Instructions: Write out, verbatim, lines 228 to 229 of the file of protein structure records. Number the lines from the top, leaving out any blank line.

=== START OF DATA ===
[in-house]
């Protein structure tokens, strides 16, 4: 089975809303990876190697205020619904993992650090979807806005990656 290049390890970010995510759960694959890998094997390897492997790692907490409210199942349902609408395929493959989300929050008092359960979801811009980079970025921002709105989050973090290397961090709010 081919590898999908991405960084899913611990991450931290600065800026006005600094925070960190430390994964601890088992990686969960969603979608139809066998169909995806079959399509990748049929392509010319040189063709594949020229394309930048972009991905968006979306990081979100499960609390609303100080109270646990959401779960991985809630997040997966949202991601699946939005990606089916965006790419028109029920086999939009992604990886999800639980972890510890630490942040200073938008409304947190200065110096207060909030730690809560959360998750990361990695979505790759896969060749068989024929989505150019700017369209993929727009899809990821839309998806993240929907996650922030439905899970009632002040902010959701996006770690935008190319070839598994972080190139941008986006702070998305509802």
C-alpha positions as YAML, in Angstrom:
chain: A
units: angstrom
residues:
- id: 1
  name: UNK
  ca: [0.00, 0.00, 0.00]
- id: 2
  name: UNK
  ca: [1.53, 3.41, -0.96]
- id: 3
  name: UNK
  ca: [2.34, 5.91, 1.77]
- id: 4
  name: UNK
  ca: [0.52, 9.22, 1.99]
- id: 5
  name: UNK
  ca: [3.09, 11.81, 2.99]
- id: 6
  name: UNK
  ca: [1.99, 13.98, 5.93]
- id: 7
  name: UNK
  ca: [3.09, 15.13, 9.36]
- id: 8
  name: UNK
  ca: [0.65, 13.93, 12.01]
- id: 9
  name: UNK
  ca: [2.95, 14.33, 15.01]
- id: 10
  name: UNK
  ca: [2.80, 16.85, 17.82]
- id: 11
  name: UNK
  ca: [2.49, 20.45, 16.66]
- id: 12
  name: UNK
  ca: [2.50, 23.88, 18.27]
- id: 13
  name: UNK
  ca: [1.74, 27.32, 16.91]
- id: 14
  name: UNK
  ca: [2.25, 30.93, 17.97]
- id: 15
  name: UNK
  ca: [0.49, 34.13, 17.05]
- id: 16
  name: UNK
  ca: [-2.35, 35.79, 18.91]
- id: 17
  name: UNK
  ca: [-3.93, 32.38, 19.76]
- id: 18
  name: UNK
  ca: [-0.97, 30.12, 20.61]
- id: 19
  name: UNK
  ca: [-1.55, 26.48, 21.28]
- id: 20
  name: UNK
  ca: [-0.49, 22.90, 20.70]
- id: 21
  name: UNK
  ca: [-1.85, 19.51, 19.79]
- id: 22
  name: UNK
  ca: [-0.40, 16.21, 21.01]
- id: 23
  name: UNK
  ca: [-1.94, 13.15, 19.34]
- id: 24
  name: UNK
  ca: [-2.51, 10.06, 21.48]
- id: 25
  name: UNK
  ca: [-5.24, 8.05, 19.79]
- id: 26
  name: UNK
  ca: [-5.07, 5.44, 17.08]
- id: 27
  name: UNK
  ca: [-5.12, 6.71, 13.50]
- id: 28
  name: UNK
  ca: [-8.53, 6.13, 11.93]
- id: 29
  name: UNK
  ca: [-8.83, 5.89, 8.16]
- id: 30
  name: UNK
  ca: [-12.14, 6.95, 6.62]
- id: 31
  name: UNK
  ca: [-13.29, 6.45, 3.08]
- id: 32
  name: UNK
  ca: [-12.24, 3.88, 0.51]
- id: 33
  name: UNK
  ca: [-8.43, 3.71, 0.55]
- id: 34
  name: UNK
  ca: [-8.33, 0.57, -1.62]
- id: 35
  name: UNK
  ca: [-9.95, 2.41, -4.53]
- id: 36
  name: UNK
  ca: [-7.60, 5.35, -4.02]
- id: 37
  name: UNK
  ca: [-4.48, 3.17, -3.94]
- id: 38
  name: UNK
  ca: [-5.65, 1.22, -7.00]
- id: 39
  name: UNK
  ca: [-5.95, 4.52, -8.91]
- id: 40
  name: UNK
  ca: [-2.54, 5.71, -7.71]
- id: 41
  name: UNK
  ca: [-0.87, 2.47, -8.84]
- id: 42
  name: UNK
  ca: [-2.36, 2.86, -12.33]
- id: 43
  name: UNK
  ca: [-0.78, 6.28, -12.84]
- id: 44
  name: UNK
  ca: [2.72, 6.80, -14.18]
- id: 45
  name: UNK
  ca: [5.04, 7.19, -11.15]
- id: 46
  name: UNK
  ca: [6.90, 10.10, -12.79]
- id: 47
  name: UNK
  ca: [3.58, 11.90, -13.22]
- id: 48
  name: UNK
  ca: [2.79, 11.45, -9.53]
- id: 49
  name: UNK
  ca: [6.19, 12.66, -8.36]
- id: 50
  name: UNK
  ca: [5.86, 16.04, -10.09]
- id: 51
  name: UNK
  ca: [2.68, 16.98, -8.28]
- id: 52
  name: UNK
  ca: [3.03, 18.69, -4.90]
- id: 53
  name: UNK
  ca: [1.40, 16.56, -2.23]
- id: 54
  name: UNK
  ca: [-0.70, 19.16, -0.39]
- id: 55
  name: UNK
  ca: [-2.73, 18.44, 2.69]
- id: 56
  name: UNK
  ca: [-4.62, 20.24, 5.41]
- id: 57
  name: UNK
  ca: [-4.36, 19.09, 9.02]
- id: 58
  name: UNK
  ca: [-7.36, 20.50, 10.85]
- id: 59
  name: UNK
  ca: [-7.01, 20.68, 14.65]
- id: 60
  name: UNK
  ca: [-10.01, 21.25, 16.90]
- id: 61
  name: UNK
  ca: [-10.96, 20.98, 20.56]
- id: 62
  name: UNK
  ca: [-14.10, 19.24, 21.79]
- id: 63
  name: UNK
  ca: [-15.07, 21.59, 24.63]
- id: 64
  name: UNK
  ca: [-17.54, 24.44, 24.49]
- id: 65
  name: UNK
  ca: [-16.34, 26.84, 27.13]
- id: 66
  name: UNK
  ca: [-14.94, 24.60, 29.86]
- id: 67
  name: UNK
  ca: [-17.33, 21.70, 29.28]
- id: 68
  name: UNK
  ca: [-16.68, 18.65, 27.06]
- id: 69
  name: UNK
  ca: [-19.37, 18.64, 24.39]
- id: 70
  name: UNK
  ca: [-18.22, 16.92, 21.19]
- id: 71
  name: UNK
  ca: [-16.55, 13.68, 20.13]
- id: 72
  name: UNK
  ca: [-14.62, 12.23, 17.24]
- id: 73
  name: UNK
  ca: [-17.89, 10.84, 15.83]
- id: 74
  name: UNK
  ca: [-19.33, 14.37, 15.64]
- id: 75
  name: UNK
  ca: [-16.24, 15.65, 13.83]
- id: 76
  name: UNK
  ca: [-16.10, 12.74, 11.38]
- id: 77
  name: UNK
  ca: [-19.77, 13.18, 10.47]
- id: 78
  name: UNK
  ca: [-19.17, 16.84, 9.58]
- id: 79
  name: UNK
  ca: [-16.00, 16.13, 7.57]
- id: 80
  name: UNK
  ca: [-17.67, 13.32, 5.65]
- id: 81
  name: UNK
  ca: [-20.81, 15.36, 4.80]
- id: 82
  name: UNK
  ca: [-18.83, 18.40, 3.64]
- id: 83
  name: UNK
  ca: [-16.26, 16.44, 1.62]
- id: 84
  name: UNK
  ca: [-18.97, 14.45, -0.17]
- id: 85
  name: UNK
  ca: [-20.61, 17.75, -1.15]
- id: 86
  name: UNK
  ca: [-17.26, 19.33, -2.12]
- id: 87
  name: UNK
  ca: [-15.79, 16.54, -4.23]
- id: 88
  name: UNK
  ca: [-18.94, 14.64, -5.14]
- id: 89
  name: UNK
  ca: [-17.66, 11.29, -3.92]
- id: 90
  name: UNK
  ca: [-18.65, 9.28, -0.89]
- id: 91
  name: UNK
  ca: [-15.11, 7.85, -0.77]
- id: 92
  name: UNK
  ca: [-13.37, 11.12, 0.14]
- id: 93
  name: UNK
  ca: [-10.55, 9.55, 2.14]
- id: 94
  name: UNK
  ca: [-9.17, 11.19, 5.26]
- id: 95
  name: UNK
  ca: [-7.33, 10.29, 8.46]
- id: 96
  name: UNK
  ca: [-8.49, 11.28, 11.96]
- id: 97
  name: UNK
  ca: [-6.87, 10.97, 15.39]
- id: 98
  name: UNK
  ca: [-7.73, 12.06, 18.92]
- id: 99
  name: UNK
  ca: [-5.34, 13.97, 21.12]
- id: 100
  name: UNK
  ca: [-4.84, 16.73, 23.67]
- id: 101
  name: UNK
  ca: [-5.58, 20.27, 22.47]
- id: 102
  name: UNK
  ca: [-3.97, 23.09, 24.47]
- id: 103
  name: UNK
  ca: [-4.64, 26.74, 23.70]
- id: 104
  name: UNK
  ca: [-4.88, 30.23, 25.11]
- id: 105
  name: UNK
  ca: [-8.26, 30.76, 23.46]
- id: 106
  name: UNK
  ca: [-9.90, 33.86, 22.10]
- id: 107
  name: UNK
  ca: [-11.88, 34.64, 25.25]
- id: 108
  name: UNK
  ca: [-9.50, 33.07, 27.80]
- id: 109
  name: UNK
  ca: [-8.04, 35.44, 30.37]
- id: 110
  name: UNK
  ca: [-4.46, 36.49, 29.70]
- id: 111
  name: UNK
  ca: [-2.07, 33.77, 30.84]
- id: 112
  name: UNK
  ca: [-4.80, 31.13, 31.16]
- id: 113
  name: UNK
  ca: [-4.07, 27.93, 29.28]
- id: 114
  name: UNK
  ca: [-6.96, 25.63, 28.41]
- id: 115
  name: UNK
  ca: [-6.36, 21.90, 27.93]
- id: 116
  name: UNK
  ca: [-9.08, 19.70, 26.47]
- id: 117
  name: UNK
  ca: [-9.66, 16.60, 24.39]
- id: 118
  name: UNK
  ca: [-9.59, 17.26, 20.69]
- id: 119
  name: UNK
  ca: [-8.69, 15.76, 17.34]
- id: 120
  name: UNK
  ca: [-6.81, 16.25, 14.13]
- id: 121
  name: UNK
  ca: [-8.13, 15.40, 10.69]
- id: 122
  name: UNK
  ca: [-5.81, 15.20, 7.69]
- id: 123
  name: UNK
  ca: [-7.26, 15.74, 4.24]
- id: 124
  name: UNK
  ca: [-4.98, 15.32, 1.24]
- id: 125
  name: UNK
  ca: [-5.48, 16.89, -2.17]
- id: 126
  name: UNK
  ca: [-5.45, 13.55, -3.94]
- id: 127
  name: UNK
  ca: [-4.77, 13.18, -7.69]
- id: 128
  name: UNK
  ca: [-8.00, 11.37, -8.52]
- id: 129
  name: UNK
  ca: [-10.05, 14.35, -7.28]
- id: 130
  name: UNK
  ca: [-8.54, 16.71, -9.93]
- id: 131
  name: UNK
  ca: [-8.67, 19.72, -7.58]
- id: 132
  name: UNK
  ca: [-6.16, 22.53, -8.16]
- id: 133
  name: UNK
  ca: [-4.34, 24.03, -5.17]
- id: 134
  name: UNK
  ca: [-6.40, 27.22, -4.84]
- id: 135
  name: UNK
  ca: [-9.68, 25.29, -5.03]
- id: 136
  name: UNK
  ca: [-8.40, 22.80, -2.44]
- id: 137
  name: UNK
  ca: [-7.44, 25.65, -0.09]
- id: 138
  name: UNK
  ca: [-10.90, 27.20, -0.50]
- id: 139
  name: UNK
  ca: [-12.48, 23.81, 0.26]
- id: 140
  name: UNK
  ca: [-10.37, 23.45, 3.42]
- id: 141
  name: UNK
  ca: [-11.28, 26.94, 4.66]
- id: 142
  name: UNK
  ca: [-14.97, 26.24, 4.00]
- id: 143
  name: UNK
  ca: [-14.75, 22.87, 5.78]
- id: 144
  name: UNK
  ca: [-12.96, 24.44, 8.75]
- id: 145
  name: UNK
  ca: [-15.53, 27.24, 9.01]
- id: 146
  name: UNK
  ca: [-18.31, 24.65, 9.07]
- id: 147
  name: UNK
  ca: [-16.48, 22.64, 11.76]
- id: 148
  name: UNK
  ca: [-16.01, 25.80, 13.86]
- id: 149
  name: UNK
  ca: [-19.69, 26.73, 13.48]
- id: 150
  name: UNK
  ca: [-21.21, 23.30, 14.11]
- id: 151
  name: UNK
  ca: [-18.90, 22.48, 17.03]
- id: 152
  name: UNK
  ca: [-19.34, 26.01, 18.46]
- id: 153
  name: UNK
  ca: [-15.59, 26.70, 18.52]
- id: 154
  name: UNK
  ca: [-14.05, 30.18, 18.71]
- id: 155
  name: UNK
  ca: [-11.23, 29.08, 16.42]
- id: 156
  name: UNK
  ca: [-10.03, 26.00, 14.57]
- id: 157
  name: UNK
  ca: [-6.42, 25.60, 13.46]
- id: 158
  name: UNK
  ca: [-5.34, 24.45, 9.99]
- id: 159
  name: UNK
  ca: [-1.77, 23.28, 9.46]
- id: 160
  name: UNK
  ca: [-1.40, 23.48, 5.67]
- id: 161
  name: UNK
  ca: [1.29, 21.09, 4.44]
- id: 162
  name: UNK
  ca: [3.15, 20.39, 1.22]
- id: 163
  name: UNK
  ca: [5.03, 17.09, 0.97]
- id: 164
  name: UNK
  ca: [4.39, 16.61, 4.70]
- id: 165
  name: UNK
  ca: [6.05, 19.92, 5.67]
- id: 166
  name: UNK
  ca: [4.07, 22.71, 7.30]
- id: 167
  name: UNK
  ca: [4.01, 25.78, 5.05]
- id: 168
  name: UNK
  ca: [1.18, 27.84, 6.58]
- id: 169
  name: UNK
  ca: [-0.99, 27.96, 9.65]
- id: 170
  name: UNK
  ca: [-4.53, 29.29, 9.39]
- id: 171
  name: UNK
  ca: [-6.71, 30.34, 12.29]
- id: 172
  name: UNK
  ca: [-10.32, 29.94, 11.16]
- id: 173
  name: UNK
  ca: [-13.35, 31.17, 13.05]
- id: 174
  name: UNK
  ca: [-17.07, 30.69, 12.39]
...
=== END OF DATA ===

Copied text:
  ca: [-19.33, 14.37, 15.64]
- id: 75